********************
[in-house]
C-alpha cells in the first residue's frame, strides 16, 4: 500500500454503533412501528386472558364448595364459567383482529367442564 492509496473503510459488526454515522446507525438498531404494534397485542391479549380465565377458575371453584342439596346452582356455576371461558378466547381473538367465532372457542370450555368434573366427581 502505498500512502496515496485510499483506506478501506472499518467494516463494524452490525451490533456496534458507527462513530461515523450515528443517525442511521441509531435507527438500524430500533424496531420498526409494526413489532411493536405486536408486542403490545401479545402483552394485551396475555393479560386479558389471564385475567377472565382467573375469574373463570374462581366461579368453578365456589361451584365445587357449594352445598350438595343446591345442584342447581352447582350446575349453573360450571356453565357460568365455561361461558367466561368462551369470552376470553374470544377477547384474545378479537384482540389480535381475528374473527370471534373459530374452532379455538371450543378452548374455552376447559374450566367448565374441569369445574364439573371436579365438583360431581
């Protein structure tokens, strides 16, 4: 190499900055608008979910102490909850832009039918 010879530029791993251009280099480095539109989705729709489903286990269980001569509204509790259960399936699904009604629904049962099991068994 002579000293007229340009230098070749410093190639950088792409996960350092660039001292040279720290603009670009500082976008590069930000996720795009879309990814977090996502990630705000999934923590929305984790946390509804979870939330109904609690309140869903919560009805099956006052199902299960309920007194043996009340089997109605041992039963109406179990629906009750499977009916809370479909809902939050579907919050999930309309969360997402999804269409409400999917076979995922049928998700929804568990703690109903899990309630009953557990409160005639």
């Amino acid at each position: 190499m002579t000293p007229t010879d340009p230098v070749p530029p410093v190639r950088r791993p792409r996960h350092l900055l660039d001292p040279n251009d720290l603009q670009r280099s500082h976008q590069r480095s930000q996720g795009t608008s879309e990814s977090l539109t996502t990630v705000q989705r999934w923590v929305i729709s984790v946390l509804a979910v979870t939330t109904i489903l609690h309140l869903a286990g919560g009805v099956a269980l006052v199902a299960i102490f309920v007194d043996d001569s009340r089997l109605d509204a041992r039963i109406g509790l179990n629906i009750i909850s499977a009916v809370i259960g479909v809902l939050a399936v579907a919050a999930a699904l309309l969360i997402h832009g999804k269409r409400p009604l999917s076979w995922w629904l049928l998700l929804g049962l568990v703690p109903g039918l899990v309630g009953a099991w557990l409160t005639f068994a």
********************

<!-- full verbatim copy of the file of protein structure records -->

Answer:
[in-house]
C-alpha cells in the first residue's frame, strides 16, 4: 500500500454503533412501528386472558364448595364459567383482529367442564 492509496473503510459488526454515522446507525438498531404494534397485542391479549380465565377458575371453584342439596346452582356455576371461558378466547381473538367465532372457542370450555368434573366427581 502505498500512502496515496485510499483506506478501506472499518467494516463494524452490525451490533456496534458507527462513530461515523450515528443517525442511521441509531435507527438500524430500533424496531420498526409494526413489532411493536405486536408486542403490545401479545402483552394485551396475555393479560386479558389471564385475567377472565382467573375469574373463570374462581366461579368453578365456589361451584365445587357449594352445598350438595343446591345442584342447581352447582350446575349453573360450571356453565357460568365455561361461558367466561368462551369470552376470553374470544377477547384474545378479537384482540389480535381475528374473527370471534373459530374452532379455538371450543378452548374455552376447559374450566367448565374441569369445574364439573371436579365438583360431581
């Protein structure tokens, strides 16, 4: 190499900055608008979910102490909850832009039918 010879530029791993251009280099480095539109989705729709489903286990269980001569509204509790259960399936699904009604629904049962099991068994 002579000293007229340009230098070749410093190639950088792409996960350092660039001292040279720290603009670009500082976008590069930000996720795009879309990814977090996502990630705000999934923590929305984790946390509804979870939330109904609690309140869903919560009805099956006052199902299960309920007194043996009340089997109605041992039963109406179990629906009750499977009916809370479909809902939050579907919050999930309309969360997402999804269409409400999917076979995922049928998700929804568990703690109903899990309630009953557990409160005639």
């Amino acid at each position: 190499m002579t000293p007229t010879d340009p230098v070749p530029p410093v190639r950088r791993p792409r996960h350092l900055l660039d001292p040279n251009d720290l603009q670009r280099s500082h976008q590069r480095s930000q996720g795009t608008s879309e990814s977090l539109t996502t990630v705000q989705r999934w923590v929305i729709s984790v946390l509804a979910v979870t939330t109904i489903l609690h309140l869903a286990g919560g009805v099956a269980l006052v199902a299960i102490f309920v007194d043996d001569s009340r089997l109605d509204a041992r039963i109406g509790l179990n629906i009750i909850s499977a009916v809370i259960g479909v809902l939050a399936v579907a919050a999930a699904l309309l969360i997402h832009g999804k269409r409400p009604l999917s076979w995922w629904l049928l998700l929804g049962l568990v703690p109903g039918l899990v309630g009953a099991w557990l409160t005639f068994a």